The train system will open at 5 a.m. with limited service and may close early depending on how cold it becomes and how deep the snow gets. Fifteen stations will remain closed because the snow drifts on the tracks are so heavy.
Six-car or eight-car trains will operate at 30-minute intervals. They will travel at 35 mph.
Here’s the line-up:
Red Line Limited Service: Medical Center to Union Station and Glenmont to Forest Glen
Blue Line Limited Service: Franconia-Springfield to Stadium-Armory
Green Line Full Service: Greenbelt to Branch Avenue
Orange Line Full Service: Vienna to New Carrollton
Yellow Line Full Service: Huntington to Fort Totten
Closed stations: Shady Grove, Rockville, Twinbrook, White Flint, Grosvenor, New York Ave, Rhode Island Avenue, Brookland, Silver Spring,Takoma, Benning Road, Capitol Heights, Addison Road, Morgan Boulevard and Largo Town Center. They all have snow drifts of three to six feet on the tracks.
30 minute intervals at 35 mph? It would take forever to get to work. I wonder if metro is charging rush hour fares for this limited service since morning rush hour starts at 5:00am.
It started snowing yesterday morning and it hasn’t stopped. It’s coming down pretty heavy here in Upper Marlboro. Some folks are talking 18 inches or more in our area. Other places within the D.C. area have gotten 20 to 26 inches.
By Ashley Halsey III and Martin Weil
Washington Post Staff Writers
Saturday, February 6, 2010
The full weight of winter brought life in much of the Washington region to a standstill Saturday as a storm predicted to be one of the most powerful on record dumped 12 to 21 inches of snow overnight.
Police reported two fatalities — a father and son hit by a tractor-trailer in Virginia when they stopped to help a stranded motorist — and with the snowfall expected to outpace plows’ ability to clear it, officials pleaded with people to stay off the roads until conditions improve.
People were confined to their homes by the mountains of snow, many in the dark as trees brought down power lines. Montgomery County, and Potomac in particular, seemed to be the hardest hit.
Pepco reported 89,094 customers without electricity, the largest cluster in the Potomac area of Montgomery County. BGE had 30,356 customers without power; 8,000 in Anne Arundel, 2,400 in Howard County and 4,800 in Prince George’s. Dominion had 71,000 customers without power, nearly 58,000 in Northern Virginia.
Transportation agencies struggled to keep up, the job made even more difficult by trees felled by high winds and the weight of the accumulating snow.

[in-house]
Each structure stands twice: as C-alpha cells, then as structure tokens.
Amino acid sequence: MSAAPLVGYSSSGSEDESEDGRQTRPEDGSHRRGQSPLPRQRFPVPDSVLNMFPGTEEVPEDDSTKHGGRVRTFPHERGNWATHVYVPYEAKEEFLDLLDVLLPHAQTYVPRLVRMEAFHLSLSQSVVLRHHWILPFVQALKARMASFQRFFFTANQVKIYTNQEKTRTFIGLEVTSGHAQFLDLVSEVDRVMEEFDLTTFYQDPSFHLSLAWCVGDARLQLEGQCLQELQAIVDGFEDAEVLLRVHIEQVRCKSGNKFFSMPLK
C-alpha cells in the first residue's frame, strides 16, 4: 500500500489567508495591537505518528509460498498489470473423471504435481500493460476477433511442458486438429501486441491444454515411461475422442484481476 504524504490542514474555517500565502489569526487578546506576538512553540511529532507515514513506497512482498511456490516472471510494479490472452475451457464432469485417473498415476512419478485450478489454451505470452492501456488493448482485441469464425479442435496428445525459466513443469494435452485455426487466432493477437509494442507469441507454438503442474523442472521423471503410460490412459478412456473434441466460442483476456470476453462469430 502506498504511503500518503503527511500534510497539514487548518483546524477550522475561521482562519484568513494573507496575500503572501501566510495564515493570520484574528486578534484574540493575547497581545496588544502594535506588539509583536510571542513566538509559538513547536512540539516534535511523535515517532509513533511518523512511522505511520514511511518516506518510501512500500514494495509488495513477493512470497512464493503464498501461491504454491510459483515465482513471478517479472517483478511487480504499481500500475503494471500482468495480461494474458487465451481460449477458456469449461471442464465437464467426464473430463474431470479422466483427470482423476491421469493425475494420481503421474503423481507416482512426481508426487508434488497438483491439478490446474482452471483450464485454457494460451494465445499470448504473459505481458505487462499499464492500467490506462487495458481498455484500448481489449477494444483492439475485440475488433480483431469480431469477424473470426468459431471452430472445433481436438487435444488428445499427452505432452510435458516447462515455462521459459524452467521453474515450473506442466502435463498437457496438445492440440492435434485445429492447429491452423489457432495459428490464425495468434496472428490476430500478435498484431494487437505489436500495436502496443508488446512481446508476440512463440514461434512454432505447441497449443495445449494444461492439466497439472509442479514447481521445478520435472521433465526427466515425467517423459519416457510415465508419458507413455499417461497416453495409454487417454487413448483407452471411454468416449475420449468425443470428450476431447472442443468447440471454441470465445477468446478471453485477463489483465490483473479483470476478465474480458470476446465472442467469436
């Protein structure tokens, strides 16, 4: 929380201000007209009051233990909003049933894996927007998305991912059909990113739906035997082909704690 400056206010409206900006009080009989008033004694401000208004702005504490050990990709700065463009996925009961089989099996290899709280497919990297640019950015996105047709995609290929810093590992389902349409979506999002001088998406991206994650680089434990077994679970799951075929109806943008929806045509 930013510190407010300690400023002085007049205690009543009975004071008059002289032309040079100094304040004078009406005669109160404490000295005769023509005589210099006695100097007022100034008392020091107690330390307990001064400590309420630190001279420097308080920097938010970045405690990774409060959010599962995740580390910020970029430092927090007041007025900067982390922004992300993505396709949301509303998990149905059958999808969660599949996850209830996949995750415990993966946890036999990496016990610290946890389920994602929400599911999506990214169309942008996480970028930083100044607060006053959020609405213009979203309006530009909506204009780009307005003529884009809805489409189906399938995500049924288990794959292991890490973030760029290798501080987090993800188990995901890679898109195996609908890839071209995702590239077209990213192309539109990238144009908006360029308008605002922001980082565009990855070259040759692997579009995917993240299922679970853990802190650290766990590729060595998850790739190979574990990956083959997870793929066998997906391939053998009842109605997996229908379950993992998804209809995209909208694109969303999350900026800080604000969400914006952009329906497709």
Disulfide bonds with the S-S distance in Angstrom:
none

Metro, the transportation lifeline for hundreds of thousands of people, opened at 7 a.m. Saturday, but service was available only to underground portions of its system. Trains were running on 30-minute intervals. Metrobus and suburban transit services ceased operations and officials warned residents there would be no public transportation for the day.
Flight operations at Reagan National Airport were suspended for the day and only a smattering of international flights were expected at Dulles, according to Tara Hamilton, a spokeswoman for the Metropolitan Washington Airports Authority. Baltimore-Washington International Marshall Airport reported most flights were canceled.
And though the Postal Service creed may be “Neither snow nor rain nor heat nor gloom of night stays these couriers from the swift completion of their appointed rounds,” the agency suspended service across the Washington region on Saturday, surrendering to one of the largest snowfalls in the region’s history.
“No delivery, no retail, no collections due to the storm and for the safety of our customers and employees,” said Postal Service spokeswoman Deborah Yackley.
The decision impacts mail service in all of the District, Maryland and the northern and western parts of Virginia south to Fredericksburg.
I went out on my balcony and took this picture. It’s so cold outside.
I went to work yesterday and we had a four hour early dismissal. Since I start work very early I got off very early. Picked up something to eat and headed home. I was so happy to get home. Monday is my day off and it looks like everyone might be off that day as well. It’s gonna take a while for folks to dig out of 18 inches or more of snow. According to this New York Times article:
Jane Lubchenco, administrator of the National Oceanic and Atmospheric Administration, parent agency of the weather service, called the blizzard “a potentially epic snowstorm” that could rival the 28 inches of snow that a January 1922 storm dropped on the capital.
“The National Weather Service has been very clear that this is a storm to take very seriously,” she said. The halls of the Capitol building were quiet, and the federal government sent many workers home four hours early on Friday. Dr. Lubchenco said she was making contingency plans for all government offices in and near the capital to be closed through Tuesday.
“If it is as much and as heavy as they are forecasting, it may be a number of days before people are actually moving around again,” she said. “This is a serious storm.”
Check out what the Capital Weather Gang has to say about Snowmageddon.